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One More Year Down the Road

Rating: 3 votes, 5.00 average.
It's now been three years since I joined cadets. I never imagined coming this far. When I joined cadets, it was based on two things: my desire to bring myself closer to a military style of life and the need for community service hours. Later, being perhaps a tad pessimistic in my own potential, I made my biggest goal to be a Sergeant. Now I've achieved that goal, but so much has changed.

First of all, being accepted onto Fullbore Phase I last summer was something that I could have never expected. I did poorly at my Basic Marksman course the year before, but with enough hard work throughout the training year I achieved something that once seemed impossible. I consider that course to be the start of my year, and an excellent one at that. Six weeks in Ottawa with people from around the country really helps you realize some things about yourself. At the end of the summer, I found myself placed as 18th out of 98 shooters on course, which would be enough to get me into the National Rifle Team with the same placement in Phase II. I also found myself as the Acting WO on our graduation parade, a treat that came to me very unexpectedly.

Throughout the actual home corps training, some very interesting things happened. Some were good, some were bad. My first memory is our trip to Algonquin Park. Arriving at 0100 hrs after several hours on the bus only to have to set up the mod-tent and organize the cadets to go to bed. That is a good and a bad memory in and of itself. The rest of the weekend went excellently, though. We had a nice long hike with a great view, which is all I really wanted from a place like Algonquin.

The same month, I was promoted to Sergeant. And who better to award this to me and my fellow new seniors than resident Mr. Rob Gill? This marked an important time in cadets. Not only does it give me permission to beautify my uniform with a glengarry, red sash and white belt, it was the transition into a position of leadership. It may have been my goal beforehand, but things change once you're there and some time has passed.

It was only later in the year that I was appointed as Company Sergeant Major. Finally, I can make myself heard, both on parade and off. With the new responsibilities of this appointment comes great satisfaction to look back and see the work I've put into getting there.

As well, 2403's marksmanship team, for the first time in a looong time, progressed to the provincial competition. Placing 2nd at our zone, we were sent to Trenton where we would come in 9th - not bad for our first time - and send one junior cadet to the national competition in St. Catharines, where she would receive a plethora of medals.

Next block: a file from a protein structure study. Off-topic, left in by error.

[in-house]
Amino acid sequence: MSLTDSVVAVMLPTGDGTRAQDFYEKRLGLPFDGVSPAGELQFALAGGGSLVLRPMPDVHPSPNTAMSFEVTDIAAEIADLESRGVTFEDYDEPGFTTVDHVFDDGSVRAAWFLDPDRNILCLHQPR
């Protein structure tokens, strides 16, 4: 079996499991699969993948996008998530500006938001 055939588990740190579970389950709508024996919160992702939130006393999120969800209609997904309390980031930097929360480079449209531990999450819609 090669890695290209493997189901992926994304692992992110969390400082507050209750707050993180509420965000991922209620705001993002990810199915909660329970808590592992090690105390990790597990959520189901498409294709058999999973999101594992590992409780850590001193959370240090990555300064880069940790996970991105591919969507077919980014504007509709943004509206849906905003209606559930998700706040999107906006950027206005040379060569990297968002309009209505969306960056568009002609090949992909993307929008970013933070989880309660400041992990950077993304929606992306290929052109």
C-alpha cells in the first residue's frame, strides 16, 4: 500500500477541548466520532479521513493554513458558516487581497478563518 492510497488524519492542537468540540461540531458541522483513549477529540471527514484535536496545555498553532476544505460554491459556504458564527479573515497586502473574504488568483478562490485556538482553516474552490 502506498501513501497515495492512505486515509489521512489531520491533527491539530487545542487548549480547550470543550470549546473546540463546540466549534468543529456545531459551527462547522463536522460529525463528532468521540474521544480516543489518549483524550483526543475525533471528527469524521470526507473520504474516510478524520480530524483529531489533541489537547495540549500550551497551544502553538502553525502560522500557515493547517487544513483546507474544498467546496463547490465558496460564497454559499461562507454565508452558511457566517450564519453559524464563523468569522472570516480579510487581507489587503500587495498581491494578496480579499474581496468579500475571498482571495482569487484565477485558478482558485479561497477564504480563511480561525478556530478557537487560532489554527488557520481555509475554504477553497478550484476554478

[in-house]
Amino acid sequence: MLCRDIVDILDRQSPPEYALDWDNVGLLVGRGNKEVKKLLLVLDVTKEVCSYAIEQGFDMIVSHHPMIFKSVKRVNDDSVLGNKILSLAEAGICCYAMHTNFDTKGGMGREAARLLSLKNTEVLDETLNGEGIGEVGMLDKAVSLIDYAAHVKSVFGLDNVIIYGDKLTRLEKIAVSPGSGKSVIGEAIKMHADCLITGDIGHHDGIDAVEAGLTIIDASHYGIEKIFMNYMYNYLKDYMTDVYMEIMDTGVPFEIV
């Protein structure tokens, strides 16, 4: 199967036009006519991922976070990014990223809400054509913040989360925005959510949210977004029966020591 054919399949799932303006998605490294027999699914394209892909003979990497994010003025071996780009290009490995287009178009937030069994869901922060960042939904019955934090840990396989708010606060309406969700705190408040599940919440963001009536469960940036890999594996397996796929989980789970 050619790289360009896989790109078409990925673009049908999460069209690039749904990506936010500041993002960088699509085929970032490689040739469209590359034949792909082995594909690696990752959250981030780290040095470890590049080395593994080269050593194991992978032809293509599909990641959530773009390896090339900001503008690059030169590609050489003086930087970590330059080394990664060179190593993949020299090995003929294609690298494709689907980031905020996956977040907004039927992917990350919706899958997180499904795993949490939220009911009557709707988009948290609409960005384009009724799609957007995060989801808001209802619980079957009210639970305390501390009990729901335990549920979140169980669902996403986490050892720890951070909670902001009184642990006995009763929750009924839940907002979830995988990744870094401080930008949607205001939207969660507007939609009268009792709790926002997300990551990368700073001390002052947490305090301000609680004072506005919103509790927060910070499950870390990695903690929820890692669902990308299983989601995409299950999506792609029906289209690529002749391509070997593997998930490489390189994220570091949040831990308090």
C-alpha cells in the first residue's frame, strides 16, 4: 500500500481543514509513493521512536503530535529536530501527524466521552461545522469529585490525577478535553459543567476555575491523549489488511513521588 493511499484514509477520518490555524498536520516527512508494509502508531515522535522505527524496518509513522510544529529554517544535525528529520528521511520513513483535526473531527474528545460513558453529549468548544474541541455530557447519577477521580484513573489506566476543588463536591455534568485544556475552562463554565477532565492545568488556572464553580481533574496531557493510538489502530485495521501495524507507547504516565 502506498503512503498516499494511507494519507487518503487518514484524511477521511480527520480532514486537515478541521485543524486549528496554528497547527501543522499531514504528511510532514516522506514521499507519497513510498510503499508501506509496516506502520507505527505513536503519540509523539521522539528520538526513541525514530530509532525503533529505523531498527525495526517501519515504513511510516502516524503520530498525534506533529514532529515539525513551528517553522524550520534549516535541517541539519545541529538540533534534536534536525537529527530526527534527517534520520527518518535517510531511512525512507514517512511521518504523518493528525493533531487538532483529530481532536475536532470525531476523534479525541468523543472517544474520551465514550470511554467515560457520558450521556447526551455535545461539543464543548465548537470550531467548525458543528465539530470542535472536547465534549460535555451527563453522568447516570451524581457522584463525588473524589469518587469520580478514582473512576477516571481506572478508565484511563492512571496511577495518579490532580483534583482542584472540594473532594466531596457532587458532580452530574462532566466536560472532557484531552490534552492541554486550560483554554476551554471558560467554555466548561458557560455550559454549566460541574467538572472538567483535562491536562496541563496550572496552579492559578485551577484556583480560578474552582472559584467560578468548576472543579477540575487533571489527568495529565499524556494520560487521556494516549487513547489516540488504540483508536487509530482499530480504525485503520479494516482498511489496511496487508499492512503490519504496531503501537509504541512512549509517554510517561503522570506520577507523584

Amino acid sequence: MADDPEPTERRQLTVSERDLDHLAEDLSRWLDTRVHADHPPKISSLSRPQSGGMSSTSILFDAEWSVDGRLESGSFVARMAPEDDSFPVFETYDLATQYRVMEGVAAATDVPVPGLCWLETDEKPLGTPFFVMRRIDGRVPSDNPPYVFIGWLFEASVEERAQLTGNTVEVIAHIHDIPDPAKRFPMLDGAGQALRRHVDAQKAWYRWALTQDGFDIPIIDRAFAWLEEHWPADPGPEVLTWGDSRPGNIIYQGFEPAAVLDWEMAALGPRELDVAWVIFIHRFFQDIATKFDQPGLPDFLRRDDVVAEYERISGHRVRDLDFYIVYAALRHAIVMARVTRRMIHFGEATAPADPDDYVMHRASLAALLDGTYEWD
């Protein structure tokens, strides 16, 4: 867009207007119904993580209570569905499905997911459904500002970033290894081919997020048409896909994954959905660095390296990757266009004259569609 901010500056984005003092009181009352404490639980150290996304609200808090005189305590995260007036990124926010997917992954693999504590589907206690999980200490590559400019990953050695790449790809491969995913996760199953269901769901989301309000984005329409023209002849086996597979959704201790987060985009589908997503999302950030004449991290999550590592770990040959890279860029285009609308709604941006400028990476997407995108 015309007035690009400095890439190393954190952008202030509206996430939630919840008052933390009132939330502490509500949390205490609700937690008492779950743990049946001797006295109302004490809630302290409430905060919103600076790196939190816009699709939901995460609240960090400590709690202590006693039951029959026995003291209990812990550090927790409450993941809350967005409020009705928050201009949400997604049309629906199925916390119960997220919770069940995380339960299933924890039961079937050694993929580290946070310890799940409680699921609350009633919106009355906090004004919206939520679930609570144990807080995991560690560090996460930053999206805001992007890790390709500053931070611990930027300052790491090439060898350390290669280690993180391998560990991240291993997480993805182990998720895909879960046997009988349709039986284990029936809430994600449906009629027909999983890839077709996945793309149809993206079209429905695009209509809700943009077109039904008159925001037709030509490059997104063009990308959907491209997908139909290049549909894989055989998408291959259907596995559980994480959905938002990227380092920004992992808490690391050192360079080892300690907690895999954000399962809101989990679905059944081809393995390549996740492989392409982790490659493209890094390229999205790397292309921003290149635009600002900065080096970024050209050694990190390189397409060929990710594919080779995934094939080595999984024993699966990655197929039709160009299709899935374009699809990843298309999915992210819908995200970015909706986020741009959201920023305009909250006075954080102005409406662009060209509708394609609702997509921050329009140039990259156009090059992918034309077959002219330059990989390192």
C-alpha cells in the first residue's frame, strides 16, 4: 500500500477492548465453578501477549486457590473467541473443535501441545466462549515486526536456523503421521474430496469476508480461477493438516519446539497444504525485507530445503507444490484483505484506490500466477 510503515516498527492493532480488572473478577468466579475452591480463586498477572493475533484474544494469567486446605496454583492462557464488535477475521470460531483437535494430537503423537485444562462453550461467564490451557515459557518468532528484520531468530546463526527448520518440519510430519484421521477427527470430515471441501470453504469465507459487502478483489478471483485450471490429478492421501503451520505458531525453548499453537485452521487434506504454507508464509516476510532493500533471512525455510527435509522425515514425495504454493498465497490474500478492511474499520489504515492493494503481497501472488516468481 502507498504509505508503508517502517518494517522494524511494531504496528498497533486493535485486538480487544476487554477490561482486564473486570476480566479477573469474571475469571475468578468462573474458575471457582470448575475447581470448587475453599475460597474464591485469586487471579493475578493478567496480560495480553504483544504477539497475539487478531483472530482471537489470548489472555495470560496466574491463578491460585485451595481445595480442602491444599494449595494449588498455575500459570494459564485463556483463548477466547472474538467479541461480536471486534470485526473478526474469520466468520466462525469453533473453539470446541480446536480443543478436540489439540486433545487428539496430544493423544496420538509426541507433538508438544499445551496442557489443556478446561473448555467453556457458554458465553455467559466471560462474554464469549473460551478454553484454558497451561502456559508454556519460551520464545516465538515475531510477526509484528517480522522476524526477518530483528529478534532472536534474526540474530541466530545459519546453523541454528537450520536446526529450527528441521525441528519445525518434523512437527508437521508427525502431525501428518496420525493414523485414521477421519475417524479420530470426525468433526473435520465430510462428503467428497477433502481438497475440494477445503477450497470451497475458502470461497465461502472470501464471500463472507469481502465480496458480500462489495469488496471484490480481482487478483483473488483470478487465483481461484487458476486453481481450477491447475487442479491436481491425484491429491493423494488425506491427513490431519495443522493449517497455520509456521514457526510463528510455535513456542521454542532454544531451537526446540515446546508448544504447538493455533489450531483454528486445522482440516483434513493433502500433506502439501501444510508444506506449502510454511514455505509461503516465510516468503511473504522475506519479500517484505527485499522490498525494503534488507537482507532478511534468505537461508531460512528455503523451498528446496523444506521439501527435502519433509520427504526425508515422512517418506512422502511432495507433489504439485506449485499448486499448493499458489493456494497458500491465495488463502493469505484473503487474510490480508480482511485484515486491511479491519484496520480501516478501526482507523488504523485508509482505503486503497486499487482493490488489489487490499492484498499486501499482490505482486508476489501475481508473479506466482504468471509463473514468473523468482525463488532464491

I look back upon what went well and what went not as well this year and come out of it a better person. This summer I'll be attending the next phase in my marksmanship training, having learned from my last, and hopefully earning a spot onto the National Rifle Team, which would serve as a good high-school graduation trip. Upon returning home and recommencing training operations, I hope to be the leader that polishes the corps from a good one to an excellent one. I've already written-down some of the things I hope to change next year in order to establish a local cadet program that's undoubtedly worth joining. I want to leave a mark on my unit that will be imprinted for a time to come, so that it's not just a youth group that teaches lessons and does drill ever Tuesday, rather a program that will bring-out the qualities of the local youth and exploit it into making a generation of individuals prepared for life.

Its crazy to see how much can change in just a few years, which is why I make these blog posts in the first place.


  1. Seaman Parkinson-Dow -
    Seaman Parkinson-Dow's Avatar
    Wow. That was deep. Your blog is very well written! You have earned all my respect.

    I really like the perspective that you take; pros and cons. Keep writing!
  2. Wlodar.Alex -
    Wlodar.Alex's Avatar
    Thank you! I pride myself in doing everything the best I possibly can and writing has always come very naturally to me. With regards to pros and cons, I'm not writing a story that needs to be pleasing; I think it's important to give the history, good and bad, as it happened, lest the truth fade out, leaving us with nothing of any particular value. I'm glad you took a liking to it!
  3. Seaman Parkinson-Dow -
    Seaman Parkinson-Dow's Avatar
    I'll pay close attention to upcoming blogs!